Aviation’s impact on global warming has doubled in the past two decades, according to a new study.
Using computer models, researchers found flying is responsible for about 3.5 percent of humanity’s contribution to climate change, and two-thirds of that is from contrails and other non-CO2 emissions.
The team calculates that between 1940 and 2018, the worldwide aviation industry generated 26 billion tons of carbon dioxide – half of which was generated in the last 20 years.
Although plans had been grounded during the coronavirus pandemic, experts warn that the near-total shutdown will have minimal impact in the long run.
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A new report says air travel is responsible for 3.5 percent of humanity’s impact on global warming, a 200 percent increase since 2000
Research published this month in the journal Atmospheric Environment offers the first comprehensive environmental analysis of the aviation industry using a new metric called ‘effective radiative forcing’ (ERF).
ERF calculates the increase or decrease in the energy coming from the sun and the energy emitted from the Earth since the pre-industrialized era.
It factors in non-CO2 emissions like contrails, water vapor and nitrous oxide, and allows aviation’s impact on climate change to be compared to other sectors, like shipping and ground transport.
‘There are many different components of aviation’s large impact on climate change, said co-author Laura Wilcox, an atmospheric scientist with the National Center for Atmospheric Science, ‘but the positive side of that is it provides us with many ways we can make changes to mitigate it.’
A chart illustrating aviation emissions’ impact on the environment. Contrails warm the planet by reflecting heat back down to Earth, though they do have a lesser cooling effect by reflecting sunlight back into space
Using computer models, the researchers found that flying is responsible for 3.5 percent of the global-warming effect resulting from human activities.
That statistic has remained constant since 2000, says lead author David Lee, director of the Center for Aviation, Transport, and the Environment at Manchester Metropolitan University, but only because other sources have increased so dramatically.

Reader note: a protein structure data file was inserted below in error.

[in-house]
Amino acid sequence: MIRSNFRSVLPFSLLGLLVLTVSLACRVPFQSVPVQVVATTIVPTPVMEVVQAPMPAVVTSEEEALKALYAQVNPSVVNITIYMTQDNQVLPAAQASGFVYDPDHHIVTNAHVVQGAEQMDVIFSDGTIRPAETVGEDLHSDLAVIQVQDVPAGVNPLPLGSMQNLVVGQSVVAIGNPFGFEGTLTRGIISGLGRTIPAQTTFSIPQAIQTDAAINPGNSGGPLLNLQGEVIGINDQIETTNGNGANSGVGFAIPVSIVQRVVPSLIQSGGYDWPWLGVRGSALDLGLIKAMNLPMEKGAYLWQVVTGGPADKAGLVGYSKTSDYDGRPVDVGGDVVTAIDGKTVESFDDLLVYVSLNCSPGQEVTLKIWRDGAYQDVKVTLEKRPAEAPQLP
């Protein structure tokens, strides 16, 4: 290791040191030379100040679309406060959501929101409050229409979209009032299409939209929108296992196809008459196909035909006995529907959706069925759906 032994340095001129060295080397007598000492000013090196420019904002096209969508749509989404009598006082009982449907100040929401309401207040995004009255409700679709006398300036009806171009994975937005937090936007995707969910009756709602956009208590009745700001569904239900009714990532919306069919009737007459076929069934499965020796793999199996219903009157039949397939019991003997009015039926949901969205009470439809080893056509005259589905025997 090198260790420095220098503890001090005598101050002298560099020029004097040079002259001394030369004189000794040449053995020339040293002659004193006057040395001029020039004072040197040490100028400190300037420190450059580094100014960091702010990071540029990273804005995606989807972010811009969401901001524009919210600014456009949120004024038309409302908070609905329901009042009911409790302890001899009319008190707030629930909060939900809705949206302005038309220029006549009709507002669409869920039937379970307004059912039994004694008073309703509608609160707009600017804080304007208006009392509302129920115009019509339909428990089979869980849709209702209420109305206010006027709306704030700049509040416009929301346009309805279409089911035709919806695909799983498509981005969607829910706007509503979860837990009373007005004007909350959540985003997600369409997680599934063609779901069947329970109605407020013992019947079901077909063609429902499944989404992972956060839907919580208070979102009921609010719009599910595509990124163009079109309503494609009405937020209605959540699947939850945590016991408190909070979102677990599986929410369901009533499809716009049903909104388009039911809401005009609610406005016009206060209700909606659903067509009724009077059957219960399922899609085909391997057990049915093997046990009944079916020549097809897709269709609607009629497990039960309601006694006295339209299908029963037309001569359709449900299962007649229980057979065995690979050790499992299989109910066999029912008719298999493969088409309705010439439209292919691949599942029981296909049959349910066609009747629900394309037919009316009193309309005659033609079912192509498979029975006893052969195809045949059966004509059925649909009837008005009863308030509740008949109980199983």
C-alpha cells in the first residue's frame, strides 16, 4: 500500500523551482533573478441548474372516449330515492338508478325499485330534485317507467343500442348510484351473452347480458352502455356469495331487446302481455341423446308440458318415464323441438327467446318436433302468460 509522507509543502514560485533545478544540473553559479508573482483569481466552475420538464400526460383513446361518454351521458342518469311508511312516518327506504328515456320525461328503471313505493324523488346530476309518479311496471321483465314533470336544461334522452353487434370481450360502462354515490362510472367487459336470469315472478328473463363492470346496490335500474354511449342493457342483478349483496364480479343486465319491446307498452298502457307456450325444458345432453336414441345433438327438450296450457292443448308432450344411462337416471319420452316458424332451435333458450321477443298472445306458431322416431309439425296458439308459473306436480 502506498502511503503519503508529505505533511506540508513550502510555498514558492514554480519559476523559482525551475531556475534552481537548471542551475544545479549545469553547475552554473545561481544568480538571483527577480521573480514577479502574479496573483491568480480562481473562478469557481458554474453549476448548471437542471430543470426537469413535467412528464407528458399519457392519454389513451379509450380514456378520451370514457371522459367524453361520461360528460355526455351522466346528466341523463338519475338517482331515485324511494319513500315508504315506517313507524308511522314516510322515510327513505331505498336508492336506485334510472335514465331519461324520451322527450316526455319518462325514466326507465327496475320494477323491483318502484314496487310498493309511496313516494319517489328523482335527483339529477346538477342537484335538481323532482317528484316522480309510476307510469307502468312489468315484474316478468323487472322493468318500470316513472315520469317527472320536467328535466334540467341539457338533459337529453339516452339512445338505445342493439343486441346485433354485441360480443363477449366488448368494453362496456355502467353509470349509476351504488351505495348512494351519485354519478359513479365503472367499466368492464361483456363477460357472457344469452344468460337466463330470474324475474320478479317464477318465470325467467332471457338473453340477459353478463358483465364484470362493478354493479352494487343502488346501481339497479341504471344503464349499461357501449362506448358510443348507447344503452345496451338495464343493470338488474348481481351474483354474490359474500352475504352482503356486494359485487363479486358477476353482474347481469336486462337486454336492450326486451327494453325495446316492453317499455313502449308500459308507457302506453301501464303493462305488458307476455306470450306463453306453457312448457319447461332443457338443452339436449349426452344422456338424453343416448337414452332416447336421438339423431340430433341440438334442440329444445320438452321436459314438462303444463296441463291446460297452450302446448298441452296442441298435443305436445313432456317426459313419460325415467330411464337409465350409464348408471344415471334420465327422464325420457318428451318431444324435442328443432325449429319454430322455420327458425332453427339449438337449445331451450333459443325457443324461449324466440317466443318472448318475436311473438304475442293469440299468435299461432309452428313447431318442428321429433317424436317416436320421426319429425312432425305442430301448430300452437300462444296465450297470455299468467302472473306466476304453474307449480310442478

Over the same period, the warming effect from flying has nearly doubled.
Lee calculates that between 1940 and 2018, the worldwide aviation industry generated 26 billion tons of carbon dioxide, half of which was generated in the last 20 years.
To date most efforts to curtail flying’s impact on the environment have focused on lowering that rate.
In July, for example, JetBlue announced it was offsetting CO2 emissions from jet fuel on domestic flights with various global partnerships.
But contrails, formed by the soot and exhaust fumes spewed out by jet engines, have an even greater effect.
Contrails and other non-CO2 emissions are responsible for two-thirds of aviation’s effect on climate change, according to the new report, but they are not the focus of most environmental efforts
They and other non-CO2 emissions are responsible for two-thirds of the industry’s impact on climate change, according to the new report.
Contrails are formed at high altitudes when water vapor condenses and freezes around jet exhaust.
These artificial ‘clouds’ can linger for seconds or hours, depending on the temperature and humidity, and their impact is complex and sometimes contradictory.
Contrails warm the planet by reflecting heat back down to Earth, but they also have a lesser cooling effect by reflecting sunlight back into space.
They’ve been blamed for everything from severe weather phenomenon to respiratory illnesses to homosexuality.
While those conspiracy theories have been widely disproven, scientists say contrails’ effect on global warming is not being seriously addressed.
The 2016 Paris Agreement on climate change doesn’t include non-CO2 emissions like contrails. (It also doesn’t cover international aviation, which accounts for 64 percent of all air traffic.)
And while flying is down significantly because of the coronavirus, “As the COVID-19 pandemic changes, aviation traffic is likely to recover to meet projected rates on varying timescales,’ Lee said.
Re-routing flights could help avoid creating contrail cirrus but would mean longer flights and more fuel burnt, producing more greenhouse gas emissions.
‘The non-CO2 warming is the elephant in the room,’ Bill Hemmings of Transport & Environment told New Scientist in 2019. ‘The attitude has been that there are uncertainties, so let’s sit on our hands and do nothing.’